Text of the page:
• bthylafh
      • 3 years ago

      I’ll start believing it when they rationalize OOXML to get rid of all the legacy “format this as Word 5 did” junk and in general embrace open file formats.

        • Anonymous Coward
        • 3 years ago

        That would be a different business calculation, wouldn’t it be?

        • w76
        • 3 years ago

        FLOSS guys have to stop fighting that battle; not only has that battle ended so has the war. Things have moved on past old-school office suites and started to move in to the cloud, like Google Docs. That’s where the battle is now, Office365 vs Google Docs. Diminishing numbers of people are going to care if LibreOffice will correctly display a .docx file. Diminishing numbers of people will even deal with office files directly on their machines in the first place.

      • Deanjo
      • 3 years ago

      I wouldn’t call stripping away of features, forced adware, reducing user control and introducing tons of data collection “pro-customer”, it is quite the opposite.

        • w76
        • 3 years ago

        Outside of Windows, they’ve done a couple OK things, like bring official support and apps to Android. But that’s like awarding a worker for showing up in the morning. That’s kind of a baseline expectation, not extraordinary.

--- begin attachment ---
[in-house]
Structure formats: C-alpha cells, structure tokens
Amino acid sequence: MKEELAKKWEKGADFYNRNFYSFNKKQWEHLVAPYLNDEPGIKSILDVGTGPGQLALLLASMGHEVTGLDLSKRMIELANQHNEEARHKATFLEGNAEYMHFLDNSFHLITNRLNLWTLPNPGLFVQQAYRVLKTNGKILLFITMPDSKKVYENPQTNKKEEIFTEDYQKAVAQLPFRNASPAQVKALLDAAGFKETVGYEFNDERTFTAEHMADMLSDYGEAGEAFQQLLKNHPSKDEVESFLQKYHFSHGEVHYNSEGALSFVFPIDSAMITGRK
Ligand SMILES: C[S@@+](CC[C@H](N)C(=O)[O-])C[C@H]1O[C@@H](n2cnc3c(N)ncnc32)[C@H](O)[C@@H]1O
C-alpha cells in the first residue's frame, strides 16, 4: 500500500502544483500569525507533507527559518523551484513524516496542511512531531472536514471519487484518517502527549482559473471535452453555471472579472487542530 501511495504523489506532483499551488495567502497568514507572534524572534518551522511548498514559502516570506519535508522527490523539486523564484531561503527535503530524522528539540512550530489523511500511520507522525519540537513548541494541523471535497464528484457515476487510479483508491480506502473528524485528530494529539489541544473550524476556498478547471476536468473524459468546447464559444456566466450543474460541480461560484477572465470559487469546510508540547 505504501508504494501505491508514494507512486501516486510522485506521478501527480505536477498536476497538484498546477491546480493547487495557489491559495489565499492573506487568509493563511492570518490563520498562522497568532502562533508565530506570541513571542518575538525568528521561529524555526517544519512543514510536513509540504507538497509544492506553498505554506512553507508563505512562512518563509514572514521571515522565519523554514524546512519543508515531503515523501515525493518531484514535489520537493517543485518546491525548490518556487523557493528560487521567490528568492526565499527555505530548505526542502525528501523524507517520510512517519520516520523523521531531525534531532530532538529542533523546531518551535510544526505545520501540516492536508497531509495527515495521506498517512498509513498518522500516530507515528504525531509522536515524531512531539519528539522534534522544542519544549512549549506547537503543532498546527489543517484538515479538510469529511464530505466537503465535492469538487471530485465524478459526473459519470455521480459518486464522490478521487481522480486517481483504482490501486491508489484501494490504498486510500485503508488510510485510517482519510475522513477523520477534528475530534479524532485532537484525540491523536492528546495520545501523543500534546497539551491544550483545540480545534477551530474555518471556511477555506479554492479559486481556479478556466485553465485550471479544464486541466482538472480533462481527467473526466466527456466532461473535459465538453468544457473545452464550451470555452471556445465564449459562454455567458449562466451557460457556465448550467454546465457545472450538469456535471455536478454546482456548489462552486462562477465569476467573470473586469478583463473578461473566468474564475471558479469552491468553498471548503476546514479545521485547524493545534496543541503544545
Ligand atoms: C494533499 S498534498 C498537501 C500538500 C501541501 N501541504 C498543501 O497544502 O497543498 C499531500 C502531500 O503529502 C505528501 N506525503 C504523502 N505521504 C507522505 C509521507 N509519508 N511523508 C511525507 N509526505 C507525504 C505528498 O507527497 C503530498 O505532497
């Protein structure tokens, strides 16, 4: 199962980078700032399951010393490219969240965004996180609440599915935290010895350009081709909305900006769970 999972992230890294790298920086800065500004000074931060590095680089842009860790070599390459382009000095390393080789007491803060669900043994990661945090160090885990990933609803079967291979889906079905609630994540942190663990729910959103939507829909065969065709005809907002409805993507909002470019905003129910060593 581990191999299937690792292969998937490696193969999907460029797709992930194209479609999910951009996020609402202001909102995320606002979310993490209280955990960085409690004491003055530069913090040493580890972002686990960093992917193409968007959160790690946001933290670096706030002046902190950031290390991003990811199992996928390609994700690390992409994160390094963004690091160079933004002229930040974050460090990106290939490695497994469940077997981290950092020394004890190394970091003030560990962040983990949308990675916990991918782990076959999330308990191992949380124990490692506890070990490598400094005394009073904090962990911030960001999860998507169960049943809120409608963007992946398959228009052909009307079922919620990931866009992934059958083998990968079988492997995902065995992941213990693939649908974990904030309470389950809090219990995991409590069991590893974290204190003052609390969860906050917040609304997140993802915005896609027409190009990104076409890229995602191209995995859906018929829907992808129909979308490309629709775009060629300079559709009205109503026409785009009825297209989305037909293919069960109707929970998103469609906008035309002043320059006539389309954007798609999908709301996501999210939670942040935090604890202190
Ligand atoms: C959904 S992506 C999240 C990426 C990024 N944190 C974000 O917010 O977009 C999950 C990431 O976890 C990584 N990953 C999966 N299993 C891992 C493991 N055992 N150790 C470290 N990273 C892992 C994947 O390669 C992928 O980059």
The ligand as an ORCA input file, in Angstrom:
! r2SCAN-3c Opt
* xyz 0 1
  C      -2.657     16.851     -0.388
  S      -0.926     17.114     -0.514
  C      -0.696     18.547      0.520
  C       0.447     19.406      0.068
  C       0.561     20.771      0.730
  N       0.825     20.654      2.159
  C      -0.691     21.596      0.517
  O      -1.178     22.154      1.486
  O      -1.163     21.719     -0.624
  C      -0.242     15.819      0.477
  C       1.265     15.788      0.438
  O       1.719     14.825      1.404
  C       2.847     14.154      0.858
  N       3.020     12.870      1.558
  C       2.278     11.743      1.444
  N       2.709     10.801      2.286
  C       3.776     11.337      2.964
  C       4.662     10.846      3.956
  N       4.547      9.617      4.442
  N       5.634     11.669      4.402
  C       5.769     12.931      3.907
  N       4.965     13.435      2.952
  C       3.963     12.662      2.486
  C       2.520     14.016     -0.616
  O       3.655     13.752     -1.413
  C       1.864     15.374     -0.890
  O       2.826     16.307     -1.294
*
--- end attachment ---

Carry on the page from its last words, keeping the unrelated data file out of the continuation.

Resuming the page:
• DrCR
        • 3 years ago

        Indeed, they are a long way away from being anything approaching very pro-customer company.

      • Srsly_Bro
      • 3 years ago

      You must have missed the windows store game news.

    • ronch
    • 3 years ago

    I’m sure there are some pretty solid Linux distros out there but they’re usually backed by companies like Red Hat that employs lots of experts working all week under one central command and getting a steady salary so they can all focus on polishing the code and making sure it ‘just works’, and thus these distros are not really free. For the rest of us, however, the main allure of Linux is it’s free. Problem is, these free Linux distributions are maintained by a non-cohesive group across the globe, working in their free time, lacking the necessary hardware testing labs to ensure the OS runs without hiccups across a huge range of possible hardware configurations, and whose technical abilities probably went through practically no stringent screening process. Result: the OS either works or it doesn’t.

    Don’t stone me. I’m just speaking from my own personal experience and don’t mean to go against many die hard Linux fans around here. I’ve been a Linux fan around the 2009-2011 timeframe and I really hoped I could stick with it, but after growing tired of distros like Ubuntu which is the most popular and perhaps one of the most consumer-centric distribution out there, I just ditched it. Free is nice but you do get what you pay for.